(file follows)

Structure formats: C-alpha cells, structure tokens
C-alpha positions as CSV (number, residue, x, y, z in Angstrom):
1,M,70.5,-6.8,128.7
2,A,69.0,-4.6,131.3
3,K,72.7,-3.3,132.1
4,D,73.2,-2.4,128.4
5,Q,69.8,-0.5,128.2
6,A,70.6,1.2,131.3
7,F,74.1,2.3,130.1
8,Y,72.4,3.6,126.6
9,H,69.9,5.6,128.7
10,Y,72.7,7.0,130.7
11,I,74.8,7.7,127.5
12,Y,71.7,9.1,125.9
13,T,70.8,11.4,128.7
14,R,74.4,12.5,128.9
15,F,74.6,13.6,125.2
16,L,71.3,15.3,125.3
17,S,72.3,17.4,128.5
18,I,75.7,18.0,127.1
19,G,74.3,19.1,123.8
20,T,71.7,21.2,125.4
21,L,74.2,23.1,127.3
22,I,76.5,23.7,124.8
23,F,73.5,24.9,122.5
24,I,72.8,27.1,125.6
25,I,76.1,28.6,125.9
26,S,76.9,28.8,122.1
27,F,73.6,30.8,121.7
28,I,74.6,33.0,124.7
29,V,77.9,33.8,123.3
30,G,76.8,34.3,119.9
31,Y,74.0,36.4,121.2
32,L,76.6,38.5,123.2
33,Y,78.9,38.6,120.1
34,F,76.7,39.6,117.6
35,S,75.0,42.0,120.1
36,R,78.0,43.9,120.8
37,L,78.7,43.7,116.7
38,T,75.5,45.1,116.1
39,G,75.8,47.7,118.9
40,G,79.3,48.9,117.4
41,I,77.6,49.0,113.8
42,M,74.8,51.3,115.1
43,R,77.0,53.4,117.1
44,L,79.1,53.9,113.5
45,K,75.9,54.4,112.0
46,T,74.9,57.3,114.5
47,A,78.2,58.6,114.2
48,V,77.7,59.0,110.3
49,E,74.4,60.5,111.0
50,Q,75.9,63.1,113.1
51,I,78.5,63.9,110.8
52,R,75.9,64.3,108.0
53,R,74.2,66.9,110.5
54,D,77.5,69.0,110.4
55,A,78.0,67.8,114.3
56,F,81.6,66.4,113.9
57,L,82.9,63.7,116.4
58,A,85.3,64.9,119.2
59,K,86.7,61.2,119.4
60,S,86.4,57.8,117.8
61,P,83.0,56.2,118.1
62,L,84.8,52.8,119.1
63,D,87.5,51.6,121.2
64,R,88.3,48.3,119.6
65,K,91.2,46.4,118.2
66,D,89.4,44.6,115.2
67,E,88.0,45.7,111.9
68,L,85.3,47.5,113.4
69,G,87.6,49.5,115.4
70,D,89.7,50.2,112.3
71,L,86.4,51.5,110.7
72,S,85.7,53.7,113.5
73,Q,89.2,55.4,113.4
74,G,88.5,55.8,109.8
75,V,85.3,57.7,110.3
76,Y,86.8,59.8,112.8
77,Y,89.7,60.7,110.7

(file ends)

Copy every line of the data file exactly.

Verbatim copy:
Structure formats: C-alpha cells, structure tokens
C-alpha positions as CSV (number, residue, x, y, z in Angstrom):
1,M,70.5,-6.8,128.7
2,A,69.0,-4.6,131.3
3,K,72.7,-3.3,132.1
4,D,73.2,-2.4,128.4
5,Q,69.8,-0.5,128.2
6,A,70.6,1.2,131.3
7,F,74.1,2.3,130.1
8,Y,72.4,3.6,126.6
9,H,69.9,5.6,128.7
10,Y,72.7,7.0,130.7
11,I,74.8,7.7,127.5
12,Y,71.7,9.1,125.9
13,T,70.8,11.4,128.7
14,R,74.4,12.5,128.9
15,F,74.6,13.6,125.2
16,L,71.3,15.3,125.3
17,S,72.3,17.4,128.5
18,I,75.7,18.0,127.1
19,G,74.3,19.1,123.8
20,T,71.7,21.2,125.4
21,L,74.2,23.1,127.3
22,I,76.5,23.7,124.8
23,F,73.5,24.9,122.5
24,I,72.8,27.1,125.6
25,I,76.1,28.6,125.9
26,S,76.9,28.8,122.1
27,F,73.6,30.8,121.7
28,I,74.6,33.0,124.7
29,V,77.9,33.8,123.3
30,G,76.8,34.3,119.9
31,Y,74.0,36.4,121.2
32,L,76.6,38.5,123.2
33,Y,78.9,38.6,120.1
34,F,76.7,39.6,117.6
35,S,75.0,42.0,120.1
36,R,78.0,43.9,120.8
37,L,78.7,43.7,116.7
38,T,75.5,45.1,116.1
39,G,75.8,47.7,118.9
40,G,79.3,48.9,117.4
41,I,77.6,49.0,113.8
42,M,74.8,51.3,115.1
43,R,77.0,53.4,117.1
44,L,79.1,53.9,113.5
45,K,75.9,54.4,112.0
46,T,74.9,57.3,114.5
47,A,78.2,58.6,114.2
48,V,77.7,59.0,110.3
49,E,74.4,60.5,111.0
50,Q,75.9,63.1,113.1
51,I,78.5,63.9,110.8
52,R,75.9,64.3,108.0
53,R,74.2,66.9,110.5
54,D,77.5,69.0,110.4
55,A,78.0,67.8,114.3
56,F,81.6,66.4,113.9
57,L,82.9,63.7,116.4
58,A,85.3,64.9,119.2
59,K,86.7,61.2,119.4
60,S,86.4,57.8,117.8
61,P,83.0,56.2,118.1
62,L,84.8,52.8,119.1
63,D,87.5,51.6,121.2
64,R,88.3,48.3,119.6
65,K,91.2,46.4,118.2
66,D,89.4,44.6,115.2
67,E,88.0,45.7,111.9
68,L,85.3,47.5,113.4
69,G,87.6,49.5,115.4
70,D,89.7,50.2,112.3
71,L,86.4,51.5,110.7
72,S,85.7,53.7,113.5
73,Q,89.2,55.4,113.4
74,G,88.5,55.8,109.8
75,V,85.3,57.7,110.3
76,Y,86.8,59.8,112.8
77,Y,89.7,60.7,110.7